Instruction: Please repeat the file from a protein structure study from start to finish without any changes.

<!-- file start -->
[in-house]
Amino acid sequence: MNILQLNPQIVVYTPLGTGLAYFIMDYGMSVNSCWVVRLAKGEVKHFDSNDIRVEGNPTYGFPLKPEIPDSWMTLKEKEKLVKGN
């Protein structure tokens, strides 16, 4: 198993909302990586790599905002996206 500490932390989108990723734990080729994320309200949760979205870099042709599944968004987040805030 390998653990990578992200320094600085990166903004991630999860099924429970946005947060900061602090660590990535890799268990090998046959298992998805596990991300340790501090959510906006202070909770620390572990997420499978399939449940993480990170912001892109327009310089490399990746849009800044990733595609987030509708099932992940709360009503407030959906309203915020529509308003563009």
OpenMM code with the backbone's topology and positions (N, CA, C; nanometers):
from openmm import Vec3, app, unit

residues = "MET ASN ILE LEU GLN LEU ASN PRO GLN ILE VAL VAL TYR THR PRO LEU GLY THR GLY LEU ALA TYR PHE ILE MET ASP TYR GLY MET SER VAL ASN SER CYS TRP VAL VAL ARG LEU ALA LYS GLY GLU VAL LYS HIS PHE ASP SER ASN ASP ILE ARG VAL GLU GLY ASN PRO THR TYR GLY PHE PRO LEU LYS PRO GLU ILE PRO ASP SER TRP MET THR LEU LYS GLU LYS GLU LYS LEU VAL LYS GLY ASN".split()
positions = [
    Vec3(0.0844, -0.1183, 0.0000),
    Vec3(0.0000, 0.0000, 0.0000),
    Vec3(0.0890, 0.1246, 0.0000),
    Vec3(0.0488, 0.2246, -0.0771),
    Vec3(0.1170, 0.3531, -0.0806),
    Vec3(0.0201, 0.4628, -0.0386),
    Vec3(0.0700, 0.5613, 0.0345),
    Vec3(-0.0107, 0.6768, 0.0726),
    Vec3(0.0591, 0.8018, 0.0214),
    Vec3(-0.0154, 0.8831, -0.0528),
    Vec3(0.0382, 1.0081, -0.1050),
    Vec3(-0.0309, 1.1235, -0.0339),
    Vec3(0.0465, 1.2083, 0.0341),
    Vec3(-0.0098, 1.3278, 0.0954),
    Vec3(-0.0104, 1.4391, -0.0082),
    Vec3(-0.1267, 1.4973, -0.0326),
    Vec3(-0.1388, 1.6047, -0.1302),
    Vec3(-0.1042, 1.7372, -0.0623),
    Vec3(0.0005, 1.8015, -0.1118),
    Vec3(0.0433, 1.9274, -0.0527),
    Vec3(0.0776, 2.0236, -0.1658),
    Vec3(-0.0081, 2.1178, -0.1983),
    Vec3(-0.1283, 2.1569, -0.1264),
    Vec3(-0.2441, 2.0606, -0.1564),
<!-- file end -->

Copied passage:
[in-house]
Amino acid sequence: MNILQLNPQIVVYTPLGTGLAYFIMDYGMSVNSCWVVRLAKGEVKHFDSNDIRVEGNPTYGFPLKPEIPDSWMTLKEKEKLVKGN
């Protein structure tokens, strides 16, 4: 198993909302990586790599905002996206 500490932390989108990723734990080729994320309200949760979205870099042709599944968004987040805030 390998653990990578992200320094600085990166903004991630999860099924429970946005947060900061602090660590990535890799268990090998046959298992998805596990991300340790501090959510906006202070909770620390572990997420499978399939449940993480990170912001892109327009310089490399990746849009800044990733595609987030509708099932992940709360009503407030959906309203915020529509308003563009």
OpenMM code with the backbone's topology and positions (N, CA, C; nanometers):
from openmm import Vec3, app, unit

residues = "MET ASN ILE LEU GLN LEU ASN PRO GLN ILE VAL VAL TYR THR PRO LEU GLY THR GLY LEU ALA TYR PHE ILE MET ASP TYR GLY MET SER VAL ASN SER CYS TRP VAL VAL ARG LEU ALA LYS GLY GLU VAL LYS HIS PHE ASP SER ASN ASP ILE ARG VAL GLU GLY ASN PRO THR TYR GLY PHE PRO LEU LYS PRO GLU ILE PRO ASP SER TRP MET THR LEU LYS GLU LYS GLU LYS LEU VAL LYS GLY ASN".split()
positions = [
    Vec3(0.0844, -0.1183, 0.0000),
    Vec3(0.0000, 0.0000, 0.0000),
    Vec3(0.0890, 0.1246, 0.0000),
    Vec3(0.0488, 0.2246, -0.0771),
    Vec3(0.1170, 0.3531, -0.0806),
    Vec3(0.0201, 0.4628, -0.0386),
    Vec3(0.0700, 0.5613, 0.0345),
    Vec3(-0.0107, 0.6768, 0.0726),
    Vec3(0.0591, 0.8018, 0.0214),
    Vec3(-0.0154, 0.8831, -0.0528),
    Vec3(0.0382, 1.0081, -0.1050),
    Vec3(-0.0309, 1.1235, -0.0339),
    Vec3(0.0465, 1.2083, 0.0341),
    Vec3(-0.0098, 1.3278, 0.0954),
    Vec3(-0.0104, 1.4391, -0.0082),
    Vec3(-0.1267, 1.4973, -0.0326),
    Vec3(-0.1388, 1.6047, -0.1302),
    Vec3(-0.1042, 1.7372, -0.0623),
    Vec3(0.0005, 1.8015, -0.1118),
    Vec3(0.0433, 1.9274, -0.0527),
    Vec3(0.0776, 2.0236, -0.1658),
    Vec3(-0.0081, 2.1178, -0.1983),
    Vec3(-0.1283, 2.1569, -0.1264),
    Vec3(-0.2441, 2.0606, -0.1564),